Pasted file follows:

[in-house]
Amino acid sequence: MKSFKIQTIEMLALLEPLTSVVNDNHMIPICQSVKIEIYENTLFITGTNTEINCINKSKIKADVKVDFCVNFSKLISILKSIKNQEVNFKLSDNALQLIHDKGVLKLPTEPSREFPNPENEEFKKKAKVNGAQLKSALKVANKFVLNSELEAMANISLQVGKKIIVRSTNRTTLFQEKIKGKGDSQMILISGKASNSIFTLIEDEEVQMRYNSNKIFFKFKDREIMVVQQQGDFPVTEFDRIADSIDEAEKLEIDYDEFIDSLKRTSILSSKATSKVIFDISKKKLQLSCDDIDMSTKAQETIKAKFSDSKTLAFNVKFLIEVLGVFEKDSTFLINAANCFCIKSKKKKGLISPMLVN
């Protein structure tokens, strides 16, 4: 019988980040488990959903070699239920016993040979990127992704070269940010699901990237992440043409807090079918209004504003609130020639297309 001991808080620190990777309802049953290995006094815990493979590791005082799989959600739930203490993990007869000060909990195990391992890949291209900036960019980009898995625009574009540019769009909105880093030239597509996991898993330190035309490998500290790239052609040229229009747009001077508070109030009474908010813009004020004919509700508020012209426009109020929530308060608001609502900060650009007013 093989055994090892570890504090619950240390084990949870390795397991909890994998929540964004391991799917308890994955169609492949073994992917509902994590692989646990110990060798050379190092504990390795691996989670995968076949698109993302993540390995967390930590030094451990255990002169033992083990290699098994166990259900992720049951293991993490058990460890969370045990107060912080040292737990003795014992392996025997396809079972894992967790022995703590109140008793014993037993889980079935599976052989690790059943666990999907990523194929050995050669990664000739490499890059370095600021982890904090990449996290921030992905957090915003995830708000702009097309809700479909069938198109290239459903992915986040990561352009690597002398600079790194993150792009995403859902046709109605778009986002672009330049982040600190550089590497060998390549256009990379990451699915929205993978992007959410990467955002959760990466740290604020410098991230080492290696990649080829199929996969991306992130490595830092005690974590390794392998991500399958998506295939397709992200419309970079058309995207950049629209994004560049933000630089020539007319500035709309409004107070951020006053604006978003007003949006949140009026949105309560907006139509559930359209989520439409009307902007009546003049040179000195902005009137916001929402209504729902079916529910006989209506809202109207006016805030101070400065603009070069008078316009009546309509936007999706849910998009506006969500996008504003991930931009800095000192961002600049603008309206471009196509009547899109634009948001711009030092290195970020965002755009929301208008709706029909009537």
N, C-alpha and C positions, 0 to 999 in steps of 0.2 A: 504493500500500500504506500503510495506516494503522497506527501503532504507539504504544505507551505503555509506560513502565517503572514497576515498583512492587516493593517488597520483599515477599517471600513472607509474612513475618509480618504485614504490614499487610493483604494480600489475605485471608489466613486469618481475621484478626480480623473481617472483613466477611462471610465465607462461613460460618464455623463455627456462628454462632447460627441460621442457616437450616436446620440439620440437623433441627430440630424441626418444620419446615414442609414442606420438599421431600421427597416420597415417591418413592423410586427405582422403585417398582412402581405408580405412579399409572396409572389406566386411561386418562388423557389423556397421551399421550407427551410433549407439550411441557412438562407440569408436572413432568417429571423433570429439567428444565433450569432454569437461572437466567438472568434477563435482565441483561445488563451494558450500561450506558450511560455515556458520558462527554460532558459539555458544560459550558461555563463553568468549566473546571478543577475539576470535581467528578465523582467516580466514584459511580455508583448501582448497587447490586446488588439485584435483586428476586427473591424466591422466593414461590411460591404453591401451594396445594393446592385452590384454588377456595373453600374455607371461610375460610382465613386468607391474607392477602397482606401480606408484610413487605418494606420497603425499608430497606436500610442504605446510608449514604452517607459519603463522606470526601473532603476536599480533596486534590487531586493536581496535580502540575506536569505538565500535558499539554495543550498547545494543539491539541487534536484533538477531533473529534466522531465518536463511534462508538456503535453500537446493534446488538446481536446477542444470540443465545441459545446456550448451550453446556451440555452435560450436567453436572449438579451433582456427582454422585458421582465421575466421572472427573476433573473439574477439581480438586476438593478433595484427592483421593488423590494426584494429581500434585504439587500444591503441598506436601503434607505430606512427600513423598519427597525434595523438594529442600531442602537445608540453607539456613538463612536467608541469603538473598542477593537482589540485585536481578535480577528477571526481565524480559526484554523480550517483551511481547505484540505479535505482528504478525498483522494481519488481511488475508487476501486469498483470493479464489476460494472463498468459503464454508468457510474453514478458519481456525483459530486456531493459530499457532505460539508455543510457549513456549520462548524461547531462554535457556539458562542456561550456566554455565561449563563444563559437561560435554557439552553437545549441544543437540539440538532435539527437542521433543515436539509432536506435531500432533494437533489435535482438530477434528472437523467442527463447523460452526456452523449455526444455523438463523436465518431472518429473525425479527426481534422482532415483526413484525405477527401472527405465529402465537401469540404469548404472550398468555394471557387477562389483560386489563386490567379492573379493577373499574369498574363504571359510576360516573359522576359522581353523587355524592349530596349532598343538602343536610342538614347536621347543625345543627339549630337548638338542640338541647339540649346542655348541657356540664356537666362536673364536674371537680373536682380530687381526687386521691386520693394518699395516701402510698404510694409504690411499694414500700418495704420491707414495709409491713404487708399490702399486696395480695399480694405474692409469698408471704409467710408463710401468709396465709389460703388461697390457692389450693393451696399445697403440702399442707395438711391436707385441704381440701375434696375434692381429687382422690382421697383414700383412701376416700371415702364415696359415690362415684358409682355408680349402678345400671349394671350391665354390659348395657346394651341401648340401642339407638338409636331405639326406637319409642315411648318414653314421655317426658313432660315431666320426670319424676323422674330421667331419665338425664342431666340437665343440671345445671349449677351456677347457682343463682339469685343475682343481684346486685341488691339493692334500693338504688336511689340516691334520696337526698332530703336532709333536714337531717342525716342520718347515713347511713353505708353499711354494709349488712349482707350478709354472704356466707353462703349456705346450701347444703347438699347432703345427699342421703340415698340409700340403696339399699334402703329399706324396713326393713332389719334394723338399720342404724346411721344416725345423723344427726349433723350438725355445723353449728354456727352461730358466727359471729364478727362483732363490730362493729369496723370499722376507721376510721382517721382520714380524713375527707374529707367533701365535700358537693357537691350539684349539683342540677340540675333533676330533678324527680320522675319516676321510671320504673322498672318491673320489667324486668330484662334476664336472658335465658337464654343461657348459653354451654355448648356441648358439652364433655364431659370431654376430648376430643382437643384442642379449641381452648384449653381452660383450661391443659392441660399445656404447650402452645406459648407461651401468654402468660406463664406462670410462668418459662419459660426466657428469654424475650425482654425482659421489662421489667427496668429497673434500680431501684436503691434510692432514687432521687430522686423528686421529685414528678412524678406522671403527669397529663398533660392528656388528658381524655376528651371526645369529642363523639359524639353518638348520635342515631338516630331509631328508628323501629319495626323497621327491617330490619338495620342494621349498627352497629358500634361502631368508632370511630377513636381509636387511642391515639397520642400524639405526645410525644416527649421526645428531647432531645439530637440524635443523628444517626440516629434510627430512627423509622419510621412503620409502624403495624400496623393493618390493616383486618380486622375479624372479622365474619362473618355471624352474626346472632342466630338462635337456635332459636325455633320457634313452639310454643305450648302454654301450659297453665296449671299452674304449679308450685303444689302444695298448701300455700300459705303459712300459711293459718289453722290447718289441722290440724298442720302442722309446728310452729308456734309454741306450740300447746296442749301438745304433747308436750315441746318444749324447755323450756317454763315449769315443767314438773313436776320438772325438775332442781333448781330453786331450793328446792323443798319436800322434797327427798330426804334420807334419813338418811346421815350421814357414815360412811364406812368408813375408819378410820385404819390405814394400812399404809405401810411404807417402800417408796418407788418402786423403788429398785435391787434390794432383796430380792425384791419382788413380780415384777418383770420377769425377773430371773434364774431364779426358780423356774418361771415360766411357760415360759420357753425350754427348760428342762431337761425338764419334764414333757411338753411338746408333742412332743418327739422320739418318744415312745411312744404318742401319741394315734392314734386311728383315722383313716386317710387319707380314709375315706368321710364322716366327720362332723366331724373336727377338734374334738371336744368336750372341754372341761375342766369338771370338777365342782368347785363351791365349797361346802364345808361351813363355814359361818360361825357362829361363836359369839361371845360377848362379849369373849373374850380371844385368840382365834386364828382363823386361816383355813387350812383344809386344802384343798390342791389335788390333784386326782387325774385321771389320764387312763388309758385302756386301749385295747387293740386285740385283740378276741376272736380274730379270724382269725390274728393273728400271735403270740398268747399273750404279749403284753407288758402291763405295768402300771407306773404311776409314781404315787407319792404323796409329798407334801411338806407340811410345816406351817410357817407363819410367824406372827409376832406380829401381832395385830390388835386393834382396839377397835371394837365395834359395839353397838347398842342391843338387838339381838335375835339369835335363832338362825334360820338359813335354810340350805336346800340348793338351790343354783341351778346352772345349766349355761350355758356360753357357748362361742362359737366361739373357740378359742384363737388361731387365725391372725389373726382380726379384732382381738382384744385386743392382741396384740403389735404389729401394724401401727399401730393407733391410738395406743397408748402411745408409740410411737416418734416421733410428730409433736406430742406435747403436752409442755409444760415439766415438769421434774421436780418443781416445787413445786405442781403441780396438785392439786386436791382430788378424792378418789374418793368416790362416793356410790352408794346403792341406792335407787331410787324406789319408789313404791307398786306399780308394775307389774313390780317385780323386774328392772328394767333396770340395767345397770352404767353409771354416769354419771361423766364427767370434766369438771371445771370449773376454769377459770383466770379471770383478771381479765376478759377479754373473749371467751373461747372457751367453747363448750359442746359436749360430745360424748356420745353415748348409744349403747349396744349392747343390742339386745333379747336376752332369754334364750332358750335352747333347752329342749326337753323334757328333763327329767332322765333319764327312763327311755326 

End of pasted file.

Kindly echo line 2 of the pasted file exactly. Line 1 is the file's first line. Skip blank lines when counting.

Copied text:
Amino acid sequence: MKSFKIQTIEMLALLEPLTSVVNDNHMIPICQSVKIEIYENTLFITGTNTEINCINKSKIKADVKVDFCVNFSKLISILKSIKNQEVNFKLSDNALQLIHDKGVLKLPTEPSREFPNPENEEFKKKAKVNGAQLKSALKVANKFVLNSELEAMANISLQVGKKIIVRSTNRTTLFQEKIKGKGDSQMILISGKASNSIFTLIEDEEVQMRYNSNKIFFKFKDREIMVVQQQGDFPVTEFDRIADSIDEAEKLEIDYDEFIDSLKRTSILSSKATSKVIFDISKKKLQLSCDDIDMSTKAQETIKAKFSDSKTLAFNVKFLIEVLGVFEKDSTFLINAANCFCIKSKKKKGLISPMLVN